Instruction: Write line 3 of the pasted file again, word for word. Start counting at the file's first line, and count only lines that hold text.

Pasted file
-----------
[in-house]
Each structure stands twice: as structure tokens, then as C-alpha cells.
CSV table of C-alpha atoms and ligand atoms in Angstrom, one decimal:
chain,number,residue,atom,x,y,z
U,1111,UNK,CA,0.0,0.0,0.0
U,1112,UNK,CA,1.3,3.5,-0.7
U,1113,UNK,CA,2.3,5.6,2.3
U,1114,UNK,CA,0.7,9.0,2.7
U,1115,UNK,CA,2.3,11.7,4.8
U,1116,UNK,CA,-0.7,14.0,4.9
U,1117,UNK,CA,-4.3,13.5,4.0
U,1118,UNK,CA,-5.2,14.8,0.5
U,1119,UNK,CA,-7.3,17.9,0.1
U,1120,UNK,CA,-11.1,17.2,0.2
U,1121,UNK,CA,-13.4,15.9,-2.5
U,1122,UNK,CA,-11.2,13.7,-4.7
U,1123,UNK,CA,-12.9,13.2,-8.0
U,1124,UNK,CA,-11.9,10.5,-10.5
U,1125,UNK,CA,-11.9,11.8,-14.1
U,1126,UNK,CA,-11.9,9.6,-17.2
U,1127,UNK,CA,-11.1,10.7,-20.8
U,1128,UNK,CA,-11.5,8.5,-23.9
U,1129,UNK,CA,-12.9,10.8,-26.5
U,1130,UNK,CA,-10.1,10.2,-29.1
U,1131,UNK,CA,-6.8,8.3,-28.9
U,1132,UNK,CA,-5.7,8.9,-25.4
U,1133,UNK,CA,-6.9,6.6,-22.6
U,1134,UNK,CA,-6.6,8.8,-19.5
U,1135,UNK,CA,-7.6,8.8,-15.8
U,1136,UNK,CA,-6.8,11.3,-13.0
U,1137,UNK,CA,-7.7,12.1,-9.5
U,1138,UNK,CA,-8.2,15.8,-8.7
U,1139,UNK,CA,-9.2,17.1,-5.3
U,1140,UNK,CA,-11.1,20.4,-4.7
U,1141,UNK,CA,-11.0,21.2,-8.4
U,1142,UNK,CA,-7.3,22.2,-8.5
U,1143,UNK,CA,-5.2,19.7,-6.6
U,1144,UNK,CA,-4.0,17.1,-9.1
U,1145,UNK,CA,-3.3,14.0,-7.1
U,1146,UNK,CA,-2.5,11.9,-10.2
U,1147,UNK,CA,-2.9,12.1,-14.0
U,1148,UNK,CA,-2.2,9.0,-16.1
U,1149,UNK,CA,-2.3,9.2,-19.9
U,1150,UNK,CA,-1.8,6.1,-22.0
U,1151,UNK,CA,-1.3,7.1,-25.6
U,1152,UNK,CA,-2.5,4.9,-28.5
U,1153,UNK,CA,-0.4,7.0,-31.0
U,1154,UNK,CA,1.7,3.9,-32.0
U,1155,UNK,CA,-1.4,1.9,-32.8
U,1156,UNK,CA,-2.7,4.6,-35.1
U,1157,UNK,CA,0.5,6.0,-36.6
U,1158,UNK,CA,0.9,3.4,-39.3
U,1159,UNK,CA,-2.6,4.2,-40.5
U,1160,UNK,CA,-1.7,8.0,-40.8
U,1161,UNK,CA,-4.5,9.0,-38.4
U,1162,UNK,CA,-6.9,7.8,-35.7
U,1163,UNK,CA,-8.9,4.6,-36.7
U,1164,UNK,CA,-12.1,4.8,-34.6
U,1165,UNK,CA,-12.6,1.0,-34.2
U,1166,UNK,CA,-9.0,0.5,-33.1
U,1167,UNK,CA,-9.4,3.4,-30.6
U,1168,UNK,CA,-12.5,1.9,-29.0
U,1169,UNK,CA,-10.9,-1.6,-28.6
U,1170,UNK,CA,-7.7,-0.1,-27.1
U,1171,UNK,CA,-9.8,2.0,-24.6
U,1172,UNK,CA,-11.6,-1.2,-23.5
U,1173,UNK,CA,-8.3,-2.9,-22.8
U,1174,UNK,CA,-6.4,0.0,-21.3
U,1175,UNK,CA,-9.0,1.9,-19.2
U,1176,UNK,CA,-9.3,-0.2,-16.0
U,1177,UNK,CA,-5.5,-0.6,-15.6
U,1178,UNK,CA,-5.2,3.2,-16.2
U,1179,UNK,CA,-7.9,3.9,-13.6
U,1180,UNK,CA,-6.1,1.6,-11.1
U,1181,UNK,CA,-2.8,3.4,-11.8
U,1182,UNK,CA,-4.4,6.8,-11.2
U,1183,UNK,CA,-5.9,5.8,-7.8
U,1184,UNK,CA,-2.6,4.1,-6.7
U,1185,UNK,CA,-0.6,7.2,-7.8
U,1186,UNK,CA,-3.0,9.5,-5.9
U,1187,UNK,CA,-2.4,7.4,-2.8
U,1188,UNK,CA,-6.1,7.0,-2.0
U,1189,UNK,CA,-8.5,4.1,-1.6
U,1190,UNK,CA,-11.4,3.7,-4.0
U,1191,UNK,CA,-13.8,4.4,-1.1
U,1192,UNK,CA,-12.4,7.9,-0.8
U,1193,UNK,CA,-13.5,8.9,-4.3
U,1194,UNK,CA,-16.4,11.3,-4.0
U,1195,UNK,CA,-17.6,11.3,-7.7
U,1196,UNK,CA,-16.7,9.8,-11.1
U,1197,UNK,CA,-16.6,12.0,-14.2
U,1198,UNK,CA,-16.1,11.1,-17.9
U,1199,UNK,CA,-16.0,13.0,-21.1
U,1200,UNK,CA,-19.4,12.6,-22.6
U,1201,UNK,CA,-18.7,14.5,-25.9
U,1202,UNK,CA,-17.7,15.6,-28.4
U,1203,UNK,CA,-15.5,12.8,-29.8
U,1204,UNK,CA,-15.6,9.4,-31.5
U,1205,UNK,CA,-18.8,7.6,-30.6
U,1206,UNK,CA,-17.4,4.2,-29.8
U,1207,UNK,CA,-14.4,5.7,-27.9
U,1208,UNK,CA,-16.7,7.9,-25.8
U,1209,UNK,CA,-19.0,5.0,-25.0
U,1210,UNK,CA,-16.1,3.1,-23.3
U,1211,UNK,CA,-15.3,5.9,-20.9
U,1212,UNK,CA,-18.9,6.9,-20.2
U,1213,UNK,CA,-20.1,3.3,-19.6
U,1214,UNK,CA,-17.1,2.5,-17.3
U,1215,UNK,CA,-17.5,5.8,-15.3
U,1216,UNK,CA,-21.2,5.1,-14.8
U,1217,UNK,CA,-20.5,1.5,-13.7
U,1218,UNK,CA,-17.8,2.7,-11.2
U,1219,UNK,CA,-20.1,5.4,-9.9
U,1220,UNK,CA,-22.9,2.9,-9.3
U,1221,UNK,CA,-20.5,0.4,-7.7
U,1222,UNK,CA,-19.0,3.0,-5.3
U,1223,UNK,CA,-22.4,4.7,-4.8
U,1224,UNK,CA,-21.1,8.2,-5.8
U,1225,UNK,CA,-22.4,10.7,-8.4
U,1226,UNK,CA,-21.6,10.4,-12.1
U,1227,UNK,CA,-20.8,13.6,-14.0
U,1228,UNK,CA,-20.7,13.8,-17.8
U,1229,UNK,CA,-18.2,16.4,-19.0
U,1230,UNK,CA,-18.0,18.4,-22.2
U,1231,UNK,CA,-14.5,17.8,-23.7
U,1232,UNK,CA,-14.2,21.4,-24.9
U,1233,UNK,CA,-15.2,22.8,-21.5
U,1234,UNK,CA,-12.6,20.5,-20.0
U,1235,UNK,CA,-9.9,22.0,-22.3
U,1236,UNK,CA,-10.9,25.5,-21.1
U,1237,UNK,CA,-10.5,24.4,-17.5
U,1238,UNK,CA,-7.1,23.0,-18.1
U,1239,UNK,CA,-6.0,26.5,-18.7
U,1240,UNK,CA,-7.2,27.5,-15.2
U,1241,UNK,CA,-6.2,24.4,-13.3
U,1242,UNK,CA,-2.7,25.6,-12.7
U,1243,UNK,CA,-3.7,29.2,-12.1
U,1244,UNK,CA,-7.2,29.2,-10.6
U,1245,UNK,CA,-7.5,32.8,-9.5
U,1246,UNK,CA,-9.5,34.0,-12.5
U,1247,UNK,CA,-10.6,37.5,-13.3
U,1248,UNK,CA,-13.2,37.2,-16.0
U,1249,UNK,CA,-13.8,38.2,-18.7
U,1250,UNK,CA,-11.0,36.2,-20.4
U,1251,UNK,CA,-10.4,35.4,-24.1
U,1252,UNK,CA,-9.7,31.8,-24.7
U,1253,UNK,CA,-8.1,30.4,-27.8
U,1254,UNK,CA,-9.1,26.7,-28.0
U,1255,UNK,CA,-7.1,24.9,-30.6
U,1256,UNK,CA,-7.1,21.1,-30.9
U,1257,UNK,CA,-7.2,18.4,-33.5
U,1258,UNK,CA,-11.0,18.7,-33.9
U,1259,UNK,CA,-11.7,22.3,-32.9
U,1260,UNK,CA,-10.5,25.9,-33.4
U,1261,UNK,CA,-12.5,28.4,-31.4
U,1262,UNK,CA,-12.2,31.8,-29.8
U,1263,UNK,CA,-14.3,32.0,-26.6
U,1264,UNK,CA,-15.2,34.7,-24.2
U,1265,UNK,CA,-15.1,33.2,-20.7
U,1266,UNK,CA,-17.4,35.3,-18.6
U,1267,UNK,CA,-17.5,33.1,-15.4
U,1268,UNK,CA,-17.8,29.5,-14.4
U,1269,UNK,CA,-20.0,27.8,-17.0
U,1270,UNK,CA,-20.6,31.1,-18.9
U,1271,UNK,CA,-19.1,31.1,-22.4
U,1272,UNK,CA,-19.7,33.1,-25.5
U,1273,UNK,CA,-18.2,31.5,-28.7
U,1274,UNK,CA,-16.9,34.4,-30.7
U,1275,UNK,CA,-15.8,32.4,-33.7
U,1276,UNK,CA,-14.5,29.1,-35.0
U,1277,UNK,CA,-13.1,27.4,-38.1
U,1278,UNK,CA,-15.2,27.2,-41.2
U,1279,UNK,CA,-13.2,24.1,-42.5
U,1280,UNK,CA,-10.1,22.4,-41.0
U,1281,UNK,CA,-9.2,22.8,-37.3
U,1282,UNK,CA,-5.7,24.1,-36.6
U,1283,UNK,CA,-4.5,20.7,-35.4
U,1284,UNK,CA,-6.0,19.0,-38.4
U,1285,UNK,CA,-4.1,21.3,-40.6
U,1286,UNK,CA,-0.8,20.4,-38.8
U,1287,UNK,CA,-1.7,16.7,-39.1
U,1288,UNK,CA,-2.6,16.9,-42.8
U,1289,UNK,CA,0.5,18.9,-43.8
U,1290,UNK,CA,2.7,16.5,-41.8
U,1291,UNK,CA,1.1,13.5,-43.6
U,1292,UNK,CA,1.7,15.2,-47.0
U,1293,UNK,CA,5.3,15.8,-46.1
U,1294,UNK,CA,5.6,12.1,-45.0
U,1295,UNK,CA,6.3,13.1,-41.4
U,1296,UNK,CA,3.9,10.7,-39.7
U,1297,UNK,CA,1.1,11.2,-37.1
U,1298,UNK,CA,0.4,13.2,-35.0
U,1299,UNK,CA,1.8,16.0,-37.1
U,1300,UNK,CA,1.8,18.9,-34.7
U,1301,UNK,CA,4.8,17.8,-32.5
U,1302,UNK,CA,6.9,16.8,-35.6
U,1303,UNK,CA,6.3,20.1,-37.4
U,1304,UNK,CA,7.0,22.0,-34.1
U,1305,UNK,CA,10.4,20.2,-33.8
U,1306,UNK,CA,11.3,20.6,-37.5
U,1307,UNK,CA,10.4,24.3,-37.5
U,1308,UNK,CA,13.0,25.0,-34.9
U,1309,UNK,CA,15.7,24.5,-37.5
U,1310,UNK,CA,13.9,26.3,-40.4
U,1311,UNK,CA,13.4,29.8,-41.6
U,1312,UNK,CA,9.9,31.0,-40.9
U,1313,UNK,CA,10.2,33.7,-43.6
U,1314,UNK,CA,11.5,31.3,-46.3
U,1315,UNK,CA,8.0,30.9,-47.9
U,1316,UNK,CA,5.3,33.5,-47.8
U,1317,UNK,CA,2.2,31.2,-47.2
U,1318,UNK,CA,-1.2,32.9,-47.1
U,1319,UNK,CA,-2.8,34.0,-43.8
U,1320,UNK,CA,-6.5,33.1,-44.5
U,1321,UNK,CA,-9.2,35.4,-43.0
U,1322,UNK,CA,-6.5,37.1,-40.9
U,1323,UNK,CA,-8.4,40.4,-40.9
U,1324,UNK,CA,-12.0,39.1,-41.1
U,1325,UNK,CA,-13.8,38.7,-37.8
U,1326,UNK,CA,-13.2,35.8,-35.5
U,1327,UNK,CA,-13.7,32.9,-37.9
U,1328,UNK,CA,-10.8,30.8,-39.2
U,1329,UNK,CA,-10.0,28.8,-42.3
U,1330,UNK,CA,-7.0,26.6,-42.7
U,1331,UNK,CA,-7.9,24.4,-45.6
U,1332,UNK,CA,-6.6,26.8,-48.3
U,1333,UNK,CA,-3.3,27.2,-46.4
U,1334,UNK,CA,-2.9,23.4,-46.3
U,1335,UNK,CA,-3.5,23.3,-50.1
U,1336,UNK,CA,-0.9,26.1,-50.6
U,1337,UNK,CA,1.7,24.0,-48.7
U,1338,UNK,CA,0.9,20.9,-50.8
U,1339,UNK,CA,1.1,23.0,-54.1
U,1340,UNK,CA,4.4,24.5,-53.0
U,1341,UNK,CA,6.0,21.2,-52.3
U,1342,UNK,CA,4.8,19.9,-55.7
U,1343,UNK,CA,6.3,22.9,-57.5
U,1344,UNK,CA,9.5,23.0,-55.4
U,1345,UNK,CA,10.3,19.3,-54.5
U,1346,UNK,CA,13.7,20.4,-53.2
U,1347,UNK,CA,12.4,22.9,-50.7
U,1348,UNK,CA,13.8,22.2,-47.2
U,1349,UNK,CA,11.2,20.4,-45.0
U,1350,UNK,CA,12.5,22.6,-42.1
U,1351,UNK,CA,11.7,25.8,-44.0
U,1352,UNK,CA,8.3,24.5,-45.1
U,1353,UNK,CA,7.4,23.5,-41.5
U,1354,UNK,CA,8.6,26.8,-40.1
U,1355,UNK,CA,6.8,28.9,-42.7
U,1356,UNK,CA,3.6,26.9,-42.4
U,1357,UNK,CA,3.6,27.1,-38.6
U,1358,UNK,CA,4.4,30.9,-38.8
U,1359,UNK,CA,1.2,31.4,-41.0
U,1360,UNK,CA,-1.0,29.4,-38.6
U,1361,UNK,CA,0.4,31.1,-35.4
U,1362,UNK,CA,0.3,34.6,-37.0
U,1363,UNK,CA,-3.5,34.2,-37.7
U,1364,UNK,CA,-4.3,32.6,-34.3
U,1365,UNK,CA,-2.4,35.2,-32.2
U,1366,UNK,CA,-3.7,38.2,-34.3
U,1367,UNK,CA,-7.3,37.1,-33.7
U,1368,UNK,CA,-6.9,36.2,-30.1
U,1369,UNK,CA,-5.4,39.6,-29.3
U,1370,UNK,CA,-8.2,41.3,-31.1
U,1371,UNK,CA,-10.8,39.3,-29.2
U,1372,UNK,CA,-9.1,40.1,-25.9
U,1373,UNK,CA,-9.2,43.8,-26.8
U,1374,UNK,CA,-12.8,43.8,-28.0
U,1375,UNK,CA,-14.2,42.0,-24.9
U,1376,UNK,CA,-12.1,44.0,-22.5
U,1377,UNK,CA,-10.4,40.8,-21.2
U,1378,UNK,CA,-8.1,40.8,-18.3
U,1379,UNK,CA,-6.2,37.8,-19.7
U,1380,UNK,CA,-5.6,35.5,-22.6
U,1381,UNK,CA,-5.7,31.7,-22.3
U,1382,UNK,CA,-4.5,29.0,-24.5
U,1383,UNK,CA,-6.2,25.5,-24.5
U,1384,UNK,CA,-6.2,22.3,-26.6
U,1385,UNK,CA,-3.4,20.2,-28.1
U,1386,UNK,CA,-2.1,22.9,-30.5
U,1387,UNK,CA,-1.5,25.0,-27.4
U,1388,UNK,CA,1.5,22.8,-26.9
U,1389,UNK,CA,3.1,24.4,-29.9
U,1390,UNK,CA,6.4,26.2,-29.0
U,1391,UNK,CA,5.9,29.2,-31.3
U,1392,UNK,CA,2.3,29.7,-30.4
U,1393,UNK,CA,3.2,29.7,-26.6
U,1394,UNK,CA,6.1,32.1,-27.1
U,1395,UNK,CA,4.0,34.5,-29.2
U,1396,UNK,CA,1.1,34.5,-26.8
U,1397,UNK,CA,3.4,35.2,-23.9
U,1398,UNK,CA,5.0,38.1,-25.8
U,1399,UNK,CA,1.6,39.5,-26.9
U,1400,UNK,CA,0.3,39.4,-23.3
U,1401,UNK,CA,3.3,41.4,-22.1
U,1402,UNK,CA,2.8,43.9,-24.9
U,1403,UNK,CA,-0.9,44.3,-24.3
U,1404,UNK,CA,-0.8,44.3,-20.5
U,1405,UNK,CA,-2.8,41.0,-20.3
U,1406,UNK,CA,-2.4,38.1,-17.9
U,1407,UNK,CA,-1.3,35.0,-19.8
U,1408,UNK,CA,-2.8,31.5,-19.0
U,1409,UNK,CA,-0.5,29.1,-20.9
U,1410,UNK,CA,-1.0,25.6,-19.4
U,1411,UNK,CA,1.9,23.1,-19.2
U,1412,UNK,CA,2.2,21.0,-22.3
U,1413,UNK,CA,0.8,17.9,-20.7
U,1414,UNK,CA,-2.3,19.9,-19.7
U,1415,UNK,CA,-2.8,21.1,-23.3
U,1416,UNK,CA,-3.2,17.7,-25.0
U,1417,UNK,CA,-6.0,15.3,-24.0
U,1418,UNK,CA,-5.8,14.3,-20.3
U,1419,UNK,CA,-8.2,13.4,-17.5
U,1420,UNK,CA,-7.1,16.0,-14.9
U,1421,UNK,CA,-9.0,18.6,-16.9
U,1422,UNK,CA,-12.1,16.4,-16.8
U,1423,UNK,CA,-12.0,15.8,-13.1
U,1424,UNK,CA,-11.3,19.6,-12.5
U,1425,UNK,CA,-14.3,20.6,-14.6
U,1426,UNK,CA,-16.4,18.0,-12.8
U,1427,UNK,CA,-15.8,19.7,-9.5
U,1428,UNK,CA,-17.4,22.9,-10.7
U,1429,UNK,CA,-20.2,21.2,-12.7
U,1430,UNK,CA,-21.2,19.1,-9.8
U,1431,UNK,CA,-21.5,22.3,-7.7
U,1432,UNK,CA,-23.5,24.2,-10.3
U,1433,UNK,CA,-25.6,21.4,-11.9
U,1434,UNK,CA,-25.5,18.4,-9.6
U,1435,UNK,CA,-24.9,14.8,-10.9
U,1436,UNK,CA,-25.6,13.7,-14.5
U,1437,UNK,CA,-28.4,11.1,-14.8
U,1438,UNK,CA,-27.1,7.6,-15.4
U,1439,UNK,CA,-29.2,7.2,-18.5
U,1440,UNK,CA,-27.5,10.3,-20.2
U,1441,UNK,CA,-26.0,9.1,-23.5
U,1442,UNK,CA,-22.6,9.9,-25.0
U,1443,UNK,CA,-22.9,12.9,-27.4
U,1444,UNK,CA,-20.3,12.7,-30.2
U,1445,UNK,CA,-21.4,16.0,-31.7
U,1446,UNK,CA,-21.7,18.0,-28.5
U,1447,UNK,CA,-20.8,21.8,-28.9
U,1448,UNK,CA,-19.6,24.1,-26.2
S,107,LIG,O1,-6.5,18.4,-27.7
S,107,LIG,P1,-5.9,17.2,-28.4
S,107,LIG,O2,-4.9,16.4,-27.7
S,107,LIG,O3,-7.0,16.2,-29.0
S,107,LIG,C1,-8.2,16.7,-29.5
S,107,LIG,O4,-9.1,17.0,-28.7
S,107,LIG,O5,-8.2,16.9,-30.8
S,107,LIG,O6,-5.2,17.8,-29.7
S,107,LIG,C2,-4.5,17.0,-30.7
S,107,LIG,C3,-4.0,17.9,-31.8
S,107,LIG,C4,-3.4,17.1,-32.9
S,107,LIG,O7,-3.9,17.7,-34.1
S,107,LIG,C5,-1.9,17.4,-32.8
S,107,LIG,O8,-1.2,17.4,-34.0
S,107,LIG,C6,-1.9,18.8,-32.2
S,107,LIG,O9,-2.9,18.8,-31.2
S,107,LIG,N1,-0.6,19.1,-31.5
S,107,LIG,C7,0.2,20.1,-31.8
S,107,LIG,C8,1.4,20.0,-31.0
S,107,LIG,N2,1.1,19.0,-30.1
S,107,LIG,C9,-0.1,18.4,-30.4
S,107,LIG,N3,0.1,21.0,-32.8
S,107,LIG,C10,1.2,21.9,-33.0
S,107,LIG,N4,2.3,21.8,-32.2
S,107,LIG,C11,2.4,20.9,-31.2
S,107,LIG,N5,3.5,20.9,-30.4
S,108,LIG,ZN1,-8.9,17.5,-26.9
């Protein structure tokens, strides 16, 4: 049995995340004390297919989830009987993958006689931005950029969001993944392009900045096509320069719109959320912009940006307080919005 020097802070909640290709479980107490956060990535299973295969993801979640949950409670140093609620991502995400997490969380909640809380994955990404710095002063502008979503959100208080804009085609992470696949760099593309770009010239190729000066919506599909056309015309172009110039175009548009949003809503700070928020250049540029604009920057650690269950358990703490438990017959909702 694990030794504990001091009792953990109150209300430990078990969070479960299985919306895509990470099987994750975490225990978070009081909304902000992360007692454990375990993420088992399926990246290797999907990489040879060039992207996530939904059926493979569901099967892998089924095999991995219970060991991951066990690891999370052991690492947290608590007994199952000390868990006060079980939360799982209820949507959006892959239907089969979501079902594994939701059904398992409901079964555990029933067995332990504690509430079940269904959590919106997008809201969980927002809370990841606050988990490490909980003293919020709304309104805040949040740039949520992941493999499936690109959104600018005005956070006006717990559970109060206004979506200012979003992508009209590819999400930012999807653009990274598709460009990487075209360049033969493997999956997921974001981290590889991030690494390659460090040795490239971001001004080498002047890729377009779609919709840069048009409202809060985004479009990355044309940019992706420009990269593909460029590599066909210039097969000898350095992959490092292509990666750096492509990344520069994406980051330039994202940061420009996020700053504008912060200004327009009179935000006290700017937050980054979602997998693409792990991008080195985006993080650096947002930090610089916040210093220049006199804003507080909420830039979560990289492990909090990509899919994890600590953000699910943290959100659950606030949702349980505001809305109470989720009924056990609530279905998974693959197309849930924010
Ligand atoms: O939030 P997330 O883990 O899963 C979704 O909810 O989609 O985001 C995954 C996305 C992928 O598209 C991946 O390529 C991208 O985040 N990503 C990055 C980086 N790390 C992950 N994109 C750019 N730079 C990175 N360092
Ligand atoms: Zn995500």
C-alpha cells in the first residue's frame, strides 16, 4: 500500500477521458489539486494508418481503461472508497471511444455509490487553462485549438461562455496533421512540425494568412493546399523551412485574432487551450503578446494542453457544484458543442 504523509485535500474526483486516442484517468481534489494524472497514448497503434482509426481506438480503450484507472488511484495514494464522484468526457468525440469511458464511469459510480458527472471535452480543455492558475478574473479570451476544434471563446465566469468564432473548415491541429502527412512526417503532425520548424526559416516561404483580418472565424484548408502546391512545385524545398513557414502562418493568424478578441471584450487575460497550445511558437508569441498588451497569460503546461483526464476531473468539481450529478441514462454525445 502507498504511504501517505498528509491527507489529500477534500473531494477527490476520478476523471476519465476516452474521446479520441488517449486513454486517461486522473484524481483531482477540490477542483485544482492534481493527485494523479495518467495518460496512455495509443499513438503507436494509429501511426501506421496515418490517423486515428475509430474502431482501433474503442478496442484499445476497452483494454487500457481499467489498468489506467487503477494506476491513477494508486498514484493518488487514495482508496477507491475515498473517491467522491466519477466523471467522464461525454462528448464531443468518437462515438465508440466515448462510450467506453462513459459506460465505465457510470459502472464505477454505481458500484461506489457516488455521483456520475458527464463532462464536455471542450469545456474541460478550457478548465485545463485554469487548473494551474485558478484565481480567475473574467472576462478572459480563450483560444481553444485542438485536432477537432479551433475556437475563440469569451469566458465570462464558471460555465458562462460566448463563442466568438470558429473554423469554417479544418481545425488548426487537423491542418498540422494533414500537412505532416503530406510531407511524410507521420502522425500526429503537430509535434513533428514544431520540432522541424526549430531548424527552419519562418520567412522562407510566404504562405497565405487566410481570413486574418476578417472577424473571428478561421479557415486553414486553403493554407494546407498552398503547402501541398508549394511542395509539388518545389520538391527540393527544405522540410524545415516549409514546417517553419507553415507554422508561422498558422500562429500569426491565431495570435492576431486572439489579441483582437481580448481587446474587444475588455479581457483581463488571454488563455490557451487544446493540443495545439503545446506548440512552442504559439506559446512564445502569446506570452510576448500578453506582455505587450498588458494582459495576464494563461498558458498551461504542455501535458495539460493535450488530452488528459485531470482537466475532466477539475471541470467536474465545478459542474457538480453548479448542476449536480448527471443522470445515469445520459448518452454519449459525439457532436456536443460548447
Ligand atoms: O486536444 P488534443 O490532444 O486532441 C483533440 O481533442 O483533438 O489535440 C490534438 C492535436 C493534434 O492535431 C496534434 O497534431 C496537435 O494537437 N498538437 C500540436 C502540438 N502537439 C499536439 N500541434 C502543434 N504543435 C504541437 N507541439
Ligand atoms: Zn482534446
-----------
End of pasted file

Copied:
CSV table of C-alpha atoms and ligand atoms in Angstrom, one decimal: